Is it the buy of my life ?
In this period of time, many great collectors sell parts of their cellars, probably in case a downturn in the prices of wines would occur.
I went today in the opposite direction, realising what the phantasm of every wine collector is.
Last year, during a great wine show, I had met a very elegant woman who gave me her card, saying that she would probably have a cellar to sell.
She contacted me recently and told me the story of a castle where a rich man constituted a cellar between 1880 and 1930. He died in 1932 and when World War II began, a significant part of the cellar was hidden behind a wall.
In 1980, the cellar was discovered, the wall was broken and the heirs of the man split the cellar between them.
The woman who contacted me lives with the grand-grand son of the man who constituted the cellar. He wanted to sell his bottles to a man who would drink them, not wanting his wines to be objects of speculation.
As I have never sold any of my wines, I was candidate to buy their wines.
She sent me by email a list of the wines, with pictures and I nearly fainted.
To find wines which were hidden in a cellar untouched for half a century is something which is a dream. Of course a lie was always possible, as stories of hidden cellars are like dreams, but I realised quickly that it was not a dream.
She asked me to evaluate the wines, in order to check if I would be serious.
We had an appointment today at the house of the grand-grand son, and when I entered the house, on the floor, I saw several cases.
12 Lafite 1900, 12 Yquem 1906, 10 Pichon Baron 1904, 3 Pichon Baron 1898, 4 Ausone 1900, many Sauternes of 1896, many reds from 1904 were in front of my eyes.
The Lafite have the name engraved in the glass with “Chateau Lafite 1900 Grand Vin” carved in the glass.
The levels of the wines were variable, dust was present everywhere, but I felt that all that was sane. It is clear that all these wines are authentic, and I had in front of me the cellar inventory written during 30 years with precise indications. I saw a Tokay 1898 and a Constantia 1890.
What pleased me is that five champagne Mumm Cordon Vert of more than 80 years had nice colours, and perfect levels. This indicates the quality of the cellar.
As they had mentioned that they had kept for them wines which were difficult to identificate, I asked to see them, and I saw hundreds of wines having nearly or more than one century which could be pleasant discoveries. But the man told me that he wants to keep these wines that he drinks regularly for his pleasure. I did not insist but I saw some bottles which could be Constantia of the 19th century and I asked to include them in the lot that I would negotiate. All in all, the lot represented around 100 bottles between 1880 and 1916.
As we had planned to have lunch together at their home, we chose two bottles. One in a case supposed to contain some Haut-Bailly 1911; the other in a case where three possibilities of Burgundies existed. I opened the bottles to show my technique of opening, and we had pastry and a chicken, nicely cooked with garlic and potatoes on a Chateau haut-Bailly 1911. The wine opened at the last moment began with acidity, which was over after some minutes. The velvety aspects, the density of the wine, were remarkable. Even if a slight tiredness existed, I enjoyed this wine which confirmed by its taste that it was really a Haut-Bailly and really a 1911. The colour was of a sympathetic deep red. I enjoyed this wine more than the owners, which tends to indicate that what they open has a significant quality.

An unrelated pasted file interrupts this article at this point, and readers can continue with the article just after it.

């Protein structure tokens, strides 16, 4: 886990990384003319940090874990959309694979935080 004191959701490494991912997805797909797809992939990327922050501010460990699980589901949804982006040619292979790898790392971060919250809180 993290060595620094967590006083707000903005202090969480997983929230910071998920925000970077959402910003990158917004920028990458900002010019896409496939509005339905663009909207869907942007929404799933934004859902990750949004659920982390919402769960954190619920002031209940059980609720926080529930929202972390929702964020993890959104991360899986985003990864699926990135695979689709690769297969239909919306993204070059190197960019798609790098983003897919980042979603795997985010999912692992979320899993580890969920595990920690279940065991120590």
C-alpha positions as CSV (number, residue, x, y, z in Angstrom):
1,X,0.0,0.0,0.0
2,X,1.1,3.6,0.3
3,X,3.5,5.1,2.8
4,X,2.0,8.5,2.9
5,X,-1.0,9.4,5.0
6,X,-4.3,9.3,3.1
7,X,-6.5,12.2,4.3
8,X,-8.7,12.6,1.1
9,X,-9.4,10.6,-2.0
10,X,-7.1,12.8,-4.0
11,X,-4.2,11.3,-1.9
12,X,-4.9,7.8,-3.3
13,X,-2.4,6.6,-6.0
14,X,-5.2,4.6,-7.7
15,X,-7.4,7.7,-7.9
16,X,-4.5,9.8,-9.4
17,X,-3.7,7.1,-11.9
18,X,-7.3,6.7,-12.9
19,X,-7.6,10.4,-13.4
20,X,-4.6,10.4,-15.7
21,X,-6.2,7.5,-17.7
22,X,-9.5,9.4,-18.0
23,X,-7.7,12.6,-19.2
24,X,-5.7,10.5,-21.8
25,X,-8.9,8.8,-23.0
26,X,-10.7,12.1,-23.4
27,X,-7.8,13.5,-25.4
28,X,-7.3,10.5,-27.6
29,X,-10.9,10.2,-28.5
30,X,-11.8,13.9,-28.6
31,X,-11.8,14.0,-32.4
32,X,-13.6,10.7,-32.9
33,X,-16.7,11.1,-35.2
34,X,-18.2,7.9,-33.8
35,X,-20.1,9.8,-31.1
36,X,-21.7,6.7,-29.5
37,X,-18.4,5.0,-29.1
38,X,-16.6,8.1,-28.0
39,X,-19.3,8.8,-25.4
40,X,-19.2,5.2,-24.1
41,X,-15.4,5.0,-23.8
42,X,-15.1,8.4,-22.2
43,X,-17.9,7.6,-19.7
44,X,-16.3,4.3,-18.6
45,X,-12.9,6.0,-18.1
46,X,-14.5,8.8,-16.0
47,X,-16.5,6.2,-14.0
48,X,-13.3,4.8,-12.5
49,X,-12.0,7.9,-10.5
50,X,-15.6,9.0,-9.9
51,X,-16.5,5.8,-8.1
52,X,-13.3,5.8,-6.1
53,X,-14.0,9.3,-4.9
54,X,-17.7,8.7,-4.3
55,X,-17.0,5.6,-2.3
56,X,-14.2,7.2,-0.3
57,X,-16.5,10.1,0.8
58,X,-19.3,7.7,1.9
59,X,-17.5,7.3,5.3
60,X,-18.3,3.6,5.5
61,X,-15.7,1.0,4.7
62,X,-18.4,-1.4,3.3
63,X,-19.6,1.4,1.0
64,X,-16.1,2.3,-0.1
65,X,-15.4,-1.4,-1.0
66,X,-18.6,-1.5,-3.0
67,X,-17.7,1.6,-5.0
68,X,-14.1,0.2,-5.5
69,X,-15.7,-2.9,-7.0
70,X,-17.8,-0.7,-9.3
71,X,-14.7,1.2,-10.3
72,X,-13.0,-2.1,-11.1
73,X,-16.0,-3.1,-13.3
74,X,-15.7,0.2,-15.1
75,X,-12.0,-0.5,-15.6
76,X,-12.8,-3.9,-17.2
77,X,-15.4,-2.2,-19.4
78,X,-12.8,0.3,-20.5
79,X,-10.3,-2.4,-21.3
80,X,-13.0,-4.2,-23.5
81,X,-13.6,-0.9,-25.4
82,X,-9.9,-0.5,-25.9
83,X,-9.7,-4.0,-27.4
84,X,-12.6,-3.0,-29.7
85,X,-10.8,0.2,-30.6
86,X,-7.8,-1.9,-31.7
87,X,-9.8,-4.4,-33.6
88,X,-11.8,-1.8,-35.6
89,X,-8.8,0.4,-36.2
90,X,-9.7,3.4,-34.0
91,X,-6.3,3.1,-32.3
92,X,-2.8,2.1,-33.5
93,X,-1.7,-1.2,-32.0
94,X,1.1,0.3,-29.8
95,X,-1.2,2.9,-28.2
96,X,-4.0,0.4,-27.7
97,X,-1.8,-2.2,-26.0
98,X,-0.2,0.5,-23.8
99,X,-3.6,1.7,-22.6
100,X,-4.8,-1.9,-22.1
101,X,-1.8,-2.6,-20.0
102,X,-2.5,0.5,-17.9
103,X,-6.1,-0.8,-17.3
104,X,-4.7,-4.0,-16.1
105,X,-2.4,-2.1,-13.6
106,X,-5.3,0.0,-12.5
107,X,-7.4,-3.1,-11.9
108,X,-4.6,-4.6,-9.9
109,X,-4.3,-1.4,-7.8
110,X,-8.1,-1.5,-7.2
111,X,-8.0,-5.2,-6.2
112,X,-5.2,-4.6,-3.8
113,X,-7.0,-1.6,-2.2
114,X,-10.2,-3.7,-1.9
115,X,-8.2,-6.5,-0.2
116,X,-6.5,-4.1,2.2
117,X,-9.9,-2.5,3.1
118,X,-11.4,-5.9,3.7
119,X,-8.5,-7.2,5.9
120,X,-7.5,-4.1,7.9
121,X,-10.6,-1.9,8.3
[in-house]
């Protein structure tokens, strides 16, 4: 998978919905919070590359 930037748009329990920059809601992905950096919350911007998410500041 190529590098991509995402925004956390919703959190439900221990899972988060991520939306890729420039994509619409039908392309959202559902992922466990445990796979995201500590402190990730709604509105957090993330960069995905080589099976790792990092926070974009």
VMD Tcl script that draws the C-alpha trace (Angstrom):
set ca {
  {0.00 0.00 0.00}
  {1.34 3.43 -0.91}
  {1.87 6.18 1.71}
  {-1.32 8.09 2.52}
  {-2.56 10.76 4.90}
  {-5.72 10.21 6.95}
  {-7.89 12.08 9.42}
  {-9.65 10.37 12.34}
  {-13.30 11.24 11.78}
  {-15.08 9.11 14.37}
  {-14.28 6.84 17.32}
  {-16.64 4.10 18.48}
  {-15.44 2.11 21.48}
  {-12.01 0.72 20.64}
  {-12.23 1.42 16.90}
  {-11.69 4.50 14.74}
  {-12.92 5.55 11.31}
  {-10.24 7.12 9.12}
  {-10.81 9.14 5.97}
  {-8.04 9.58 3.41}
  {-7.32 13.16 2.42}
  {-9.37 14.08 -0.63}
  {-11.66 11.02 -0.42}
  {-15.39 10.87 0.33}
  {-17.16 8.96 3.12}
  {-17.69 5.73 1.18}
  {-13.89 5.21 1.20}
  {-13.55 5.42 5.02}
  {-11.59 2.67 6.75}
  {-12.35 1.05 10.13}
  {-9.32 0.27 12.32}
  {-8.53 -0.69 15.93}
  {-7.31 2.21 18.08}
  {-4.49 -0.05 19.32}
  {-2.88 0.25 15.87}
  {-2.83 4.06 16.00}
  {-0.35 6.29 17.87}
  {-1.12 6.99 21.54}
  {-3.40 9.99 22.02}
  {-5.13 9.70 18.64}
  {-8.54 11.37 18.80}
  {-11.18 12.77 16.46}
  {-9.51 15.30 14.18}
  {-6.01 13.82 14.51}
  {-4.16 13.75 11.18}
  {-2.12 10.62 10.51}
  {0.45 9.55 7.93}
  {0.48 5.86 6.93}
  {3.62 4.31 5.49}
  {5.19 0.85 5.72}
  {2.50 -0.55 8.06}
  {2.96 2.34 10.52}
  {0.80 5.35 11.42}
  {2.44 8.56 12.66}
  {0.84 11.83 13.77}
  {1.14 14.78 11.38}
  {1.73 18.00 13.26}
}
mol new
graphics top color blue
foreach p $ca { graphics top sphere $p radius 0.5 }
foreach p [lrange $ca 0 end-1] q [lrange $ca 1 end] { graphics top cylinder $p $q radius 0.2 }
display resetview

The second wine was even more enjoyable. Among the three possibilities I chose to say that we drank a Chambertin 1904, because by chance, I had drunk a Chambertin 1904 some days ago. This one today was very similar, and even better.
It was time to negotiate, and we discussed for a while. It was tough as she had worked in the wine business. We concluded. Did I buy well or not, I do not know. I paid probably more than what a merchant would pay, as many bottles have a presentation which is not flattering. But as I intend to drink them, what is important is that I am sure that in a near future I will open Lafite 1900 and Ausone 1900. This is more important than anything.
As we had nice conversations, the man decided to let me try some bottles that he had there. He showed me a bottle on which he had written “very old Rhum”. I tasted and told him that it was not a Rhum, as there were clearly flavours of Marc in it.
Then he showed me a bottle that he had dragged, taking it for a white wine, but through the mud I had seen that it was so clear that it could only be a white alcohol like a pear or a ‘fine’. I opened the bottle, and smelt the cork. Absolutely no trace of any smell. I poured a glass and I smelled, and I smelt nothing. I drank a sip and immediately spit as it was ugly. And I said : “this is water”. The woman, thinking of an alcohol wanted to persuade herself that it was an alcohol, but the heir had an illumination and said : “this is water of Lourdes”. He showed me the book of inventory, written 80 years ago and I read “water of Lourdes”. Lourdes is a city where Catholic ill people gather, waiting for miracles. I have been there and the faith near the cathedral which exists is impressive. Pope Benoit XVI went recently in this town. The water of the fountain could help to cure incurable diseases. I must say that for me, the ugliness was the most obvious.
Being unfaithful as I spat, I decided to drink a little to save my soul, but the water was so hard to drink that I needed a Calvados to clean the memory of the water still in the bottle for more than 80 years.
We promised to meet again, to share some old bottles.
I went back to put the bottles in my cellar, already thinking of crazy dinners that I will make with some of these myths like Lafite 1900, Ausone 1900, Yquem 1906 or old Constantia.